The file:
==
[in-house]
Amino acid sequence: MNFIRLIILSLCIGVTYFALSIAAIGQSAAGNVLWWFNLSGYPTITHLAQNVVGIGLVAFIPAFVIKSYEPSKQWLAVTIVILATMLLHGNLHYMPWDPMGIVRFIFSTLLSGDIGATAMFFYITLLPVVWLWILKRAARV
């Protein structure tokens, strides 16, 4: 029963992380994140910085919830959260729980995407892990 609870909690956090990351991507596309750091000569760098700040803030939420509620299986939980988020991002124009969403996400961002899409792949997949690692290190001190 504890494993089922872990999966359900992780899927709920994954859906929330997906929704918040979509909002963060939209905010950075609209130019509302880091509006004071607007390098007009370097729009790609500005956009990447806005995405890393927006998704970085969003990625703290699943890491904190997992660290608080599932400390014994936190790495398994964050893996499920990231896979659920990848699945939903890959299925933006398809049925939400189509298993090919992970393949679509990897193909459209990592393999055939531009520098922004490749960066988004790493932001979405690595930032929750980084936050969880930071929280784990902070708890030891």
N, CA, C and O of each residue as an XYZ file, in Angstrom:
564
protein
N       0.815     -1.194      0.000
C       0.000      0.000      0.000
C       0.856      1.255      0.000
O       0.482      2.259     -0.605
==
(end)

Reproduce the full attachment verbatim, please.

[in-house]
Amino acid sequence: MNFIRLIILSLCIGVTYFALSIAAIGQSAAGNVLWWFNLSGYPTITHLAQNVVGIGLVAFIPAFVIKSYEPSKQWLAVTIVILATMLLHGNLHYMPWDPMGIVRFIFSTLLSGDIGATAMFFYITLLPVVWLWILKRAARV
């Protein structure tokens, strides 16, 4: 029963992380994140910085919830959260729980995407892990 609870909690956090990351991507596309750091000569760098700040803030939420509620299986939980988020991002124009969403996400961002899409792949997949690692290190001190 504890494993089922872990999966359900992780899927709920994954859906929330997906929704918040979509909002963060939209905010950075609209130019509302880091509006004071607007390098007009370097729009790609500005956009990447806005995405890393927006998704970085969003990625703290699943890491904190997992660290608080599932400390014994936190790495398994964050893996499920990231896979659920990848699945939903890959299925933006398809049925939400189509298993090919992970393949679509990897193909459209990592393999055939531009520098922004490749960066988004790493932001979405690595930032929750980084936050969880930071929280784990902070708890030891």
N, CA, C and O of each residue as an XYZ file, in Angstrom:
564
protein
N       0.815     -1.194      0.000
C       0.000      0.000      0.000
C       0.856      1.255      0.000
O       0.482      2.259     -0.605